5. A psychological assessment
6. A review with the client by a counselor of the potential impact of the test results
7. Disclosure of results to the client in person
8. A post-result follow-up
The Huntington’s Disease Society of America states: “The decision to take a predictive test for HD should always be an informed, carefully considered, and freely chosen personal decision. Individuals should not be coerced into testing by a spouse, another family member, a physician, an insurance company, or an employer.”
Moral and Ethical Issues
There are more questions than answers when it comes to the moral and ethical issues surrounding predictive testing for HD. Even the diagnosis of the illness itself presents antagonistic moral dilemmas.
For example, does a person who tests positive have an obligation to alert family members? What about the physician who delivers the information? Some say an individual who tests positive should tell his family so members can decide about taking the test themselves and make plans for the future. Others say not to alarm family members without the benefit of counseling for fear of an untoward reaction.
Along a similar vein, after diagnosing a patient with the illness, what moral/professional obligation does a physician have to inform his patient's family members that they are at risk? What professional attitude should a physician adopt when dealing with a positive-testing individual who wants information about reproductive decisions? Is a person’s right to privacy more important than the right of family members to know they are at-risk? Physicians have actually been sued for not warning family members of the possibility of the transmission of a genetically associated condition.
Other questions arise when the risk-benefit ratio to society is considered. Should society be expected to pay for the care and treatment of HD-affected offspring when the parents knew they were at risk, but refused to be tested before having children? Should laws be put into place to force at-risk individuals to be tested or to refrain from reproduction in the usual sense? Would this violate personal liberty and an individual’s right to privacy?
Ethicists, patients, physicians, at-risk individuals, researchers, nonprofit HD organizations, legislators, and public health officials are still wrestling with the ethics of predictive genetic testing, but at the present time, they are firmly upholding the right of an individual to privacy, confidentiality, informed consent, and voluntary predictive testing.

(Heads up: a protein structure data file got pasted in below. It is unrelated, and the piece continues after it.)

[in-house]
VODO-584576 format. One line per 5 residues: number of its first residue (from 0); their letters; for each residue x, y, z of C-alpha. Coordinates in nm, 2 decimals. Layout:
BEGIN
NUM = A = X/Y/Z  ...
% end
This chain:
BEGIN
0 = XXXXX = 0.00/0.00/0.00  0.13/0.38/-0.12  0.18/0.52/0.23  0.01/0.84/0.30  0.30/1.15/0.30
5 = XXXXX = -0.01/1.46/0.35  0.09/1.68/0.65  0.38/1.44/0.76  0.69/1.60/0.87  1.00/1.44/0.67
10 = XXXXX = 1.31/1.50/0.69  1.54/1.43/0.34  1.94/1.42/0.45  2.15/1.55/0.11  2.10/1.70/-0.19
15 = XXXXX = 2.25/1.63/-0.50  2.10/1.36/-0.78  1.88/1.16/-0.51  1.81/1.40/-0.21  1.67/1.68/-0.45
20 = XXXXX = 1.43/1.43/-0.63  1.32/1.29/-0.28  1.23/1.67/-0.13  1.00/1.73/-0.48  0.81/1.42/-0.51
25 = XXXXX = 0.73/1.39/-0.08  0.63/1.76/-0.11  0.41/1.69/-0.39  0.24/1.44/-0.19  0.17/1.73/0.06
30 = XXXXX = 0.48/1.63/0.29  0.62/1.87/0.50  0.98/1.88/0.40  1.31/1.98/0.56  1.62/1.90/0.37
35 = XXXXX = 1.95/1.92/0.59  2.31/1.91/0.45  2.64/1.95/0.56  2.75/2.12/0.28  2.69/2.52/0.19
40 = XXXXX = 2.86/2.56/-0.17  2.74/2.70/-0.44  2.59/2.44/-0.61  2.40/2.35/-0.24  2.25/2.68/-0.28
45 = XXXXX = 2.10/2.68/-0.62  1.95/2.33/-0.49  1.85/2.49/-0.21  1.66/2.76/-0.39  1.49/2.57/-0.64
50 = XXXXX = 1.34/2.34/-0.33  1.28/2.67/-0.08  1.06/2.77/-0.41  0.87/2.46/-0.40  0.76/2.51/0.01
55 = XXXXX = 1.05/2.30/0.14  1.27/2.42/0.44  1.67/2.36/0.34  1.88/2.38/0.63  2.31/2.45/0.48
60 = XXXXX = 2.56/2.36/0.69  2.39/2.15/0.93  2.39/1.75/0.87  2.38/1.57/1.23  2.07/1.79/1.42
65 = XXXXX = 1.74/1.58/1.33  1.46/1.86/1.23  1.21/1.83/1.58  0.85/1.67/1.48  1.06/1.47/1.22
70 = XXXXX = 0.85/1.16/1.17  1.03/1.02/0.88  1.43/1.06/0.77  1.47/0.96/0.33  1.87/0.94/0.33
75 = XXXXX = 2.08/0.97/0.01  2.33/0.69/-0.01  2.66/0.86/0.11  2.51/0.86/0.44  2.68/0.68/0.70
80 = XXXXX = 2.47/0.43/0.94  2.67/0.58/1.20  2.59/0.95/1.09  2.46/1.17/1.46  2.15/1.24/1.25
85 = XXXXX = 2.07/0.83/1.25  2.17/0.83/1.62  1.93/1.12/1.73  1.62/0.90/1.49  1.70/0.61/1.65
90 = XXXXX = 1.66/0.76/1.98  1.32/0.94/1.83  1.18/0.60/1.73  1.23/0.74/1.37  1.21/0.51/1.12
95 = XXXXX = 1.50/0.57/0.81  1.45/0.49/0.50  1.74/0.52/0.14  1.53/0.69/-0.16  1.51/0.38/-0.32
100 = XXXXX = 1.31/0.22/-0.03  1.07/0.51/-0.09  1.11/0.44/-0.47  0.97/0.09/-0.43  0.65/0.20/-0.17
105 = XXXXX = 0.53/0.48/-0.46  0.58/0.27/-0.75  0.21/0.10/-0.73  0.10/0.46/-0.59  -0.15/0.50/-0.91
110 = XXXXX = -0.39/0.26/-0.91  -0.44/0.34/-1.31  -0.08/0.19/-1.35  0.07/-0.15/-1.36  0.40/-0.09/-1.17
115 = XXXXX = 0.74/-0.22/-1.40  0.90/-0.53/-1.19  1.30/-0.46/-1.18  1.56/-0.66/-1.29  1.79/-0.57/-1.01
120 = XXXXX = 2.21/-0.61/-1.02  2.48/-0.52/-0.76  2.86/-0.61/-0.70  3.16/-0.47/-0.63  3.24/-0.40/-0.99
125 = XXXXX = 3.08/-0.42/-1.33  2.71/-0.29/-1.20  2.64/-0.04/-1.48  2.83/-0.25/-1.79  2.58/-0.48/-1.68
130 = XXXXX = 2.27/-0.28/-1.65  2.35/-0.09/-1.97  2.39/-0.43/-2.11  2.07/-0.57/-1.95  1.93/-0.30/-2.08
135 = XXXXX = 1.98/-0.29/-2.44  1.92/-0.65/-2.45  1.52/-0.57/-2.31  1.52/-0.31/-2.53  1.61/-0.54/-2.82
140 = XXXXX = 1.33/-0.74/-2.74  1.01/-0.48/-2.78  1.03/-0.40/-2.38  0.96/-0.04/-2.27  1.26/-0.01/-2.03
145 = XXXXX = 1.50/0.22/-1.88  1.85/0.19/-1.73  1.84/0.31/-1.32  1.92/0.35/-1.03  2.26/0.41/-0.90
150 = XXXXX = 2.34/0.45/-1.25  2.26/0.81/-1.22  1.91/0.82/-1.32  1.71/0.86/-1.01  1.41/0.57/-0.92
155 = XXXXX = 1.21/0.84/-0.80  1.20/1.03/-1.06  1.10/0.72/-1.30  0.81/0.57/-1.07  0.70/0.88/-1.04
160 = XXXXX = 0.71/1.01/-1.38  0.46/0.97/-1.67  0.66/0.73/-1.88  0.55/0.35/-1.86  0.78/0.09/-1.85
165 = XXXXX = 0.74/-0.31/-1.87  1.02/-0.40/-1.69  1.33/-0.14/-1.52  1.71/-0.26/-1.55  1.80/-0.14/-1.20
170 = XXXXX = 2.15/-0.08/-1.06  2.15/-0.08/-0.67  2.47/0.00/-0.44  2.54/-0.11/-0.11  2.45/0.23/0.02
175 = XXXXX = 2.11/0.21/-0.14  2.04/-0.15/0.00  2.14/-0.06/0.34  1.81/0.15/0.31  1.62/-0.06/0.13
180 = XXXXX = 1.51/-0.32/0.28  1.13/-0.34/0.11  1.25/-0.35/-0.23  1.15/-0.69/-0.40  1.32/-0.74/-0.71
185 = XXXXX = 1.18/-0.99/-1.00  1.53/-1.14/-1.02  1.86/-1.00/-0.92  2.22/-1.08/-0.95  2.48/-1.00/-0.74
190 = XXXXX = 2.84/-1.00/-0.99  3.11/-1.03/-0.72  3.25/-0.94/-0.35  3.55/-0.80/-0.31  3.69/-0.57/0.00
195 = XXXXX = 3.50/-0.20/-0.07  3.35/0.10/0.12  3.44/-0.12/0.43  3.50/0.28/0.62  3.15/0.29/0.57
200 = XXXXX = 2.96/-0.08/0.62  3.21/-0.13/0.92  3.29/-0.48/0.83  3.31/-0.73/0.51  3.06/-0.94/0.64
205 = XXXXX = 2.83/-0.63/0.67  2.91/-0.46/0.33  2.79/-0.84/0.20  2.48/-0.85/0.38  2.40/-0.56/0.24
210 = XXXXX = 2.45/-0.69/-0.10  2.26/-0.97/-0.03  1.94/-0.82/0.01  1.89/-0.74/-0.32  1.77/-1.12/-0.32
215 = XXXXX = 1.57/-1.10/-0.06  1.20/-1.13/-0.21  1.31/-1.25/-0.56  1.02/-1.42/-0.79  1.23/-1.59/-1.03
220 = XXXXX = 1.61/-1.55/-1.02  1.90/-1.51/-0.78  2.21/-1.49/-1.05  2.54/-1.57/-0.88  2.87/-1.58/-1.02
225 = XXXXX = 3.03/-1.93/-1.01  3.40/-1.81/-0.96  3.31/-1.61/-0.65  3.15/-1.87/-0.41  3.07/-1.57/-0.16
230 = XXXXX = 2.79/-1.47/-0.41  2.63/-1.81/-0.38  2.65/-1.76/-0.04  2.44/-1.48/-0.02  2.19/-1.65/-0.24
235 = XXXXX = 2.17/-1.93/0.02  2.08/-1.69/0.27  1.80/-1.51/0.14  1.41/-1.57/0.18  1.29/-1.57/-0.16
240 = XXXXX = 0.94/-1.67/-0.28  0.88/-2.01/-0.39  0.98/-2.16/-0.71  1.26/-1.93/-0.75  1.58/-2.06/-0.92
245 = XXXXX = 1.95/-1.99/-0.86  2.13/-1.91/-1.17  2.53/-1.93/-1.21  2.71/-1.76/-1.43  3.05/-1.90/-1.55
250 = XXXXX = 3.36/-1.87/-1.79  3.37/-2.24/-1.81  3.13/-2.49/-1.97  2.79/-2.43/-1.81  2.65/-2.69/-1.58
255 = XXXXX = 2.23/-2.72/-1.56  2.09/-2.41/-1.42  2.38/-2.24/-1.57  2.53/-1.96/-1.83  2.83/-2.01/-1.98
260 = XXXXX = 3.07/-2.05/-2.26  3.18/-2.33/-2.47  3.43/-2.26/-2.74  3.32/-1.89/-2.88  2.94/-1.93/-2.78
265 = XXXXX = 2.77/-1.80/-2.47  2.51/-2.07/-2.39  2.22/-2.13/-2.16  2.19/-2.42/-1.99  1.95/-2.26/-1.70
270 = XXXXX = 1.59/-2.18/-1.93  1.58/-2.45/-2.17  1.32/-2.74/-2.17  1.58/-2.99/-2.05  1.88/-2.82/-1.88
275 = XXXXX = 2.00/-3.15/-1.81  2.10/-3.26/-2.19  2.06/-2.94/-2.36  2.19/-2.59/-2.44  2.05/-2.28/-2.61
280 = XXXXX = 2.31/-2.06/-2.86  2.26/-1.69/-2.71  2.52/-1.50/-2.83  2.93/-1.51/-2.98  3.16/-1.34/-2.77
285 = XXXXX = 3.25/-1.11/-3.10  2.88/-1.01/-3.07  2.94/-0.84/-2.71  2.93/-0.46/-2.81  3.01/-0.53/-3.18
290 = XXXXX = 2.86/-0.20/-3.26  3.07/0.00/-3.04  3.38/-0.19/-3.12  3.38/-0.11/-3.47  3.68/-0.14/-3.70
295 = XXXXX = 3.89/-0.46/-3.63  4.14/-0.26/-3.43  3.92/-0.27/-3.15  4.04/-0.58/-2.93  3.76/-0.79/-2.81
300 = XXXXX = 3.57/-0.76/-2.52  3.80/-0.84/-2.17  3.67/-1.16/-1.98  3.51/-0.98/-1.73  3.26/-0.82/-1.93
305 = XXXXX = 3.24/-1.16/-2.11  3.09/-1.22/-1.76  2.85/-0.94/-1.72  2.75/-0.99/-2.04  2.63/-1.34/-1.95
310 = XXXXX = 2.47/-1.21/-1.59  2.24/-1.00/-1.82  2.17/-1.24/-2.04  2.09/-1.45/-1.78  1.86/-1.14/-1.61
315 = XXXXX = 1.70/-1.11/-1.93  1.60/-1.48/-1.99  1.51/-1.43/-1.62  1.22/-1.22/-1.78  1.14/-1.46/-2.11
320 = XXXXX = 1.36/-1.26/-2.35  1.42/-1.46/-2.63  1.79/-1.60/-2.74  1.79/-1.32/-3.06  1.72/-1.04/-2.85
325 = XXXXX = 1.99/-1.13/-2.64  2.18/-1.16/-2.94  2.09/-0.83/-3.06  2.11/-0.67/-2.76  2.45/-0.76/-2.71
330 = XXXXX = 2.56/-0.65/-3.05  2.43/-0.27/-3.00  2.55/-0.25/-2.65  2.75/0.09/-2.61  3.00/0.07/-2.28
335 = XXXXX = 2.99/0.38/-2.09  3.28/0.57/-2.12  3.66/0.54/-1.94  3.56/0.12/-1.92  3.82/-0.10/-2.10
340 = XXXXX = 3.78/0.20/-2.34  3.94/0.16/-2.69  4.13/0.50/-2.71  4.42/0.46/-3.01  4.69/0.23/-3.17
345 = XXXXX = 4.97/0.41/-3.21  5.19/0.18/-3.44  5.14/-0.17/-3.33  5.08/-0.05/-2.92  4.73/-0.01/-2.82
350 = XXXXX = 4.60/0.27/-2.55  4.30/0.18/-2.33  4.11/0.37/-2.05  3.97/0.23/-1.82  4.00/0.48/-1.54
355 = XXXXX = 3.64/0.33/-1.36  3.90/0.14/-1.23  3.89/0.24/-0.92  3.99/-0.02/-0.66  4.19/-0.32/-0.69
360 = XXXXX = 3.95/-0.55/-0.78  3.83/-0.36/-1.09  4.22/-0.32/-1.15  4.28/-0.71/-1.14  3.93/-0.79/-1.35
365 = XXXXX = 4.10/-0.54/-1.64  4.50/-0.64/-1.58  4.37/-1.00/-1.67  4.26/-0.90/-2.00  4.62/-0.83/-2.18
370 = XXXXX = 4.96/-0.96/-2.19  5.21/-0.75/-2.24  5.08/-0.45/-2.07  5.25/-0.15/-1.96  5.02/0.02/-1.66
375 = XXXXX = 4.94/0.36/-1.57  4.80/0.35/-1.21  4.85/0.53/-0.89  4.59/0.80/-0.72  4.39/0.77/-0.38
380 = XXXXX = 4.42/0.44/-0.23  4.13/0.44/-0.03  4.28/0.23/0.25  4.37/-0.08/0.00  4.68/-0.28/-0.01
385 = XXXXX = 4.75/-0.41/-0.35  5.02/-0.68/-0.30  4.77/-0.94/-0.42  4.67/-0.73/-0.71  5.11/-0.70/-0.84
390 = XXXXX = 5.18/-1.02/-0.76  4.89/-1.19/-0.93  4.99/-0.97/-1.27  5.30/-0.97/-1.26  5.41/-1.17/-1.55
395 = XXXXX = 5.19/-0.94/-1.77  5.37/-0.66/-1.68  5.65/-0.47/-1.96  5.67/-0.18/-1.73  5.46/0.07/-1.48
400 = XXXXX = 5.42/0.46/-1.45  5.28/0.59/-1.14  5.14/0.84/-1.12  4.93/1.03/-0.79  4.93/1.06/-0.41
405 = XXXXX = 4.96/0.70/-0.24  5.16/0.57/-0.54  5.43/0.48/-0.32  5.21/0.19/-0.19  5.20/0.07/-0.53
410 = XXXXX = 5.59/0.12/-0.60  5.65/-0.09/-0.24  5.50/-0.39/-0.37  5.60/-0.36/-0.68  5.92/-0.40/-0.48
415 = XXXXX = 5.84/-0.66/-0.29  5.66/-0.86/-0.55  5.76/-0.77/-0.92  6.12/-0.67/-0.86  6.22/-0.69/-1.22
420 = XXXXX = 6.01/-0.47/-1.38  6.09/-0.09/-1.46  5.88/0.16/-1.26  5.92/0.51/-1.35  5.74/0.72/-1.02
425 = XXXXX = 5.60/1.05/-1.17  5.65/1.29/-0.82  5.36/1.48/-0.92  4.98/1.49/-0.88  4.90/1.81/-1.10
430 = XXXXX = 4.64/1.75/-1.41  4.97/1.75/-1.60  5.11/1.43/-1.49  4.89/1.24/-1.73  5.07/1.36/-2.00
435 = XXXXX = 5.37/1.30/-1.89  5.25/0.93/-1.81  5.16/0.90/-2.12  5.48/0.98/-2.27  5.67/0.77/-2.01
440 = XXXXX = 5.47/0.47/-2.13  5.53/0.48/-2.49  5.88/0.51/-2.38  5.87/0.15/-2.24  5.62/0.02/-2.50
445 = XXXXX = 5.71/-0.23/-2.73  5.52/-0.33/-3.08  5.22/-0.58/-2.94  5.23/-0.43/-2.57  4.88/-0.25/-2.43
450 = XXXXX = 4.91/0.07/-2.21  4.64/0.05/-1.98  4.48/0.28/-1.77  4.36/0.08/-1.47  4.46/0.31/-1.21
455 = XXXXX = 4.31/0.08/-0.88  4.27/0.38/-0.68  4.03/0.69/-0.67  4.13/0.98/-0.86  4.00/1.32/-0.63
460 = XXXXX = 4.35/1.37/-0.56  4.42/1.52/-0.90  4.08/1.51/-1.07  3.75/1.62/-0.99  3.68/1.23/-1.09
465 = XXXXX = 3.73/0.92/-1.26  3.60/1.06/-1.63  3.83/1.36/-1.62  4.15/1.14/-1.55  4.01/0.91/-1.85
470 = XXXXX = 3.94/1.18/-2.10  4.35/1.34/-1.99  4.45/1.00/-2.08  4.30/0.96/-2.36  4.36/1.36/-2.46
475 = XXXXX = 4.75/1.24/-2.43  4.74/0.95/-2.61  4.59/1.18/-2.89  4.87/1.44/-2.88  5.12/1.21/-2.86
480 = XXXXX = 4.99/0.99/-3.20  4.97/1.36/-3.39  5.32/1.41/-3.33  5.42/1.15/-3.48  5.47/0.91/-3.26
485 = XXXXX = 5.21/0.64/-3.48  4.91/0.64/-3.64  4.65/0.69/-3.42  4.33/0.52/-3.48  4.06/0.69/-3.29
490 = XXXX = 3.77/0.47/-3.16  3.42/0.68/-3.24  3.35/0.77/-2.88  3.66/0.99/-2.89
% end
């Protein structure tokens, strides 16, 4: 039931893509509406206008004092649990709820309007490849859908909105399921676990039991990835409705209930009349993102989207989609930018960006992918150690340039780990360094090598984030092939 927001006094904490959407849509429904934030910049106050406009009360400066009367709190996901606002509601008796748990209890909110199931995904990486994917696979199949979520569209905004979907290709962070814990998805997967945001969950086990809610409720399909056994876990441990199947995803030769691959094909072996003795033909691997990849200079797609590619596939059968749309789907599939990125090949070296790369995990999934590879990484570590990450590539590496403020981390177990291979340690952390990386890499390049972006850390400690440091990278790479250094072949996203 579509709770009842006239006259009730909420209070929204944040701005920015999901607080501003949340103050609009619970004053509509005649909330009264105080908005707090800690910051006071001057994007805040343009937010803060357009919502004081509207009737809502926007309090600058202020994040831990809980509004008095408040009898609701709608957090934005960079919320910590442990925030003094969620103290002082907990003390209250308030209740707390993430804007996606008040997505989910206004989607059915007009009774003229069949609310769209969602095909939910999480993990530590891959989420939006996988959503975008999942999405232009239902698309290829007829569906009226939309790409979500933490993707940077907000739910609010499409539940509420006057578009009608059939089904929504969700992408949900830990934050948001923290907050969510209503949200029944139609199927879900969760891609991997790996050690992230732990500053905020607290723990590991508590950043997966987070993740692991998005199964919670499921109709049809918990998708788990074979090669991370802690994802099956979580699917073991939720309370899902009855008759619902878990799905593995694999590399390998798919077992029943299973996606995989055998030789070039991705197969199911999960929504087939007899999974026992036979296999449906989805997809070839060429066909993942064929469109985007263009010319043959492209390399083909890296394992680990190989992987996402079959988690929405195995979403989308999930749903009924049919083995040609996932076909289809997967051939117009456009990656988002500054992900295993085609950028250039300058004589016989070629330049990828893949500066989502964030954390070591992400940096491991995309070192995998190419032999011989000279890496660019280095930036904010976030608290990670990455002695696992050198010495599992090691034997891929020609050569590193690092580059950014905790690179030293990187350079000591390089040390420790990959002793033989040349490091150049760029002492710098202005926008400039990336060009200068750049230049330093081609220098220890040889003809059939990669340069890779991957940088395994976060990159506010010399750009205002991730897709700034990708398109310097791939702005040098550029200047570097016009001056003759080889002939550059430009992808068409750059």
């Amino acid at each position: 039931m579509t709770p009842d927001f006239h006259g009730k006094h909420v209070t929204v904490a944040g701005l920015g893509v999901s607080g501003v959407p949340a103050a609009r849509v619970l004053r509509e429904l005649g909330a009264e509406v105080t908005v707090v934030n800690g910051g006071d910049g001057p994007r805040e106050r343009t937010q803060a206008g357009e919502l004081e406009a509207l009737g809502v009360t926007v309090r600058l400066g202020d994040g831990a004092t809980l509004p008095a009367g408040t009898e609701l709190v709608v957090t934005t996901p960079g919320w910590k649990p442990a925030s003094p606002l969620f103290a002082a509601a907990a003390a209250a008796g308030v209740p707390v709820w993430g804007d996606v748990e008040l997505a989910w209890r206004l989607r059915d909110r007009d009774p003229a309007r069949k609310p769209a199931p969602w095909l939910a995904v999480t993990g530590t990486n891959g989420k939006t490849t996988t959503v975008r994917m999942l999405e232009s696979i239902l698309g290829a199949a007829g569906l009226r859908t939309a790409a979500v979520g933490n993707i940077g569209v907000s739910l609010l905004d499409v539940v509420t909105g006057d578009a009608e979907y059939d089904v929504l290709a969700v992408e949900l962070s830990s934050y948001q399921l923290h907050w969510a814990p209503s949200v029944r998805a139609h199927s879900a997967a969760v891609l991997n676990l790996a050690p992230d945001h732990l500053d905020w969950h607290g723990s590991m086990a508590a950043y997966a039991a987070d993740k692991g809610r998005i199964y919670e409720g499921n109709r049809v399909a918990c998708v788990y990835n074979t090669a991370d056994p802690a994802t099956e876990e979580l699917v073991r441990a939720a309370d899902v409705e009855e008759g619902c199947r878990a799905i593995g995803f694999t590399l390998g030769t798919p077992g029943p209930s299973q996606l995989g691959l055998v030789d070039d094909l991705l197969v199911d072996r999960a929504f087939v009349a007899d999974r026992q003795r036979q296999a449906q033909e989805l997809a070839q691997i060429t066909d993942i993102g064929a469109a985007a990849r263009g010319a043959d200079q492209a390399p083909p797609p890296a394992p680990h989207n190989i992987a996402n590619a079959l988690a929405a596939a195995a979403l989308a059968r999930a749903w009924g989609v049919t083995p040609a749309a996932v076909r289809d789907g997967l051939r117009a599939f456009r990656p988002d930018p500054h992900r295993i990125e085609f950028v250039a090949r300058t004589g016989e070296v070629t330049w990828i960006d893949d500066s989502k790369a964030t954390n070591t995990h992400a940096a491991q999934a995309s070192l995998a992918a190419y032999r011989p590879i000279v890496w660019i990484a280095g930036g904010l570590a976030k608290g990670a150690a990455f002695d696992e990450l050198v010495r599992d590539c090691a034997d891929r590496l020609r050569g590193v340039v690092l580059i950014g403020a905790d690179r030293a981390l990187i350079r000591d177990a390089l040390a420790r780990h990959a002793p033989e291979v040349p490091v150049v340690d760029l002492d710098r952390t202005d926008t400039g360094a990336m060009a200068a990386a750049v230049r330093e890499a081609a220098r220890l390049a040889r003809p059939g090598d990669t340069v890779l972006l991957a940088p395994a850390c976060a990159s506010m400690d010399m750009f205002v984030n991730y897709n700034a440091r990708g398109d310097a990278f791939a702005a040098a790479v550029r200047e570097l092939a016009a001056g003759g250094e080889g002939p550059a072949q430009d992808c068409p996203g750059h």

***** There is good news since the above article was written. In a May 2019 study published in the New England Journal of Medicine, researchers demonstrated for the first time that the drug, IONIS-HTTRX (now known as RO7234292) successfully lowered levels of the mutant huntingtin protein—the toxic protein that causes Huntingtons disease—in the central nervous system of patients.
Dr. Blair Leavitt, neurologist and director of research at the Centre for Huntington Disease, University of British Columbia, Canada, reports "this is a tremendously exciting and promising result for patients and families affected by this devastating genetic brain disorder." He goes on to say that not only are the toxic levels of the disease-causing protein lowered, but the drug is also safe and well-tolerated.
The results were from a trial involving 46 patients with early HD at centers in Canada, the United Kingdom, and Germany. Thirty-four of the test subjects received the drug and 12 received a placebo. The drug was administered monthly to patients via an injection directly into the cerebrospinal fluid.
Currently, the drug is being evaluated in a large clinical trial at the Centre for Huntington Disease at UBC and other HD centers around the world to determine whether the treatment slows or halts the progression of disease symptoms This is the first ray of hope for victims of Huntington's disease.
Articles on this site are written after careful research by the author of Twisting Legacy. Even so, the author is not an expert on any of the subjects. Please do your own research if you have questions about the authenticity of the information in the articles on this website.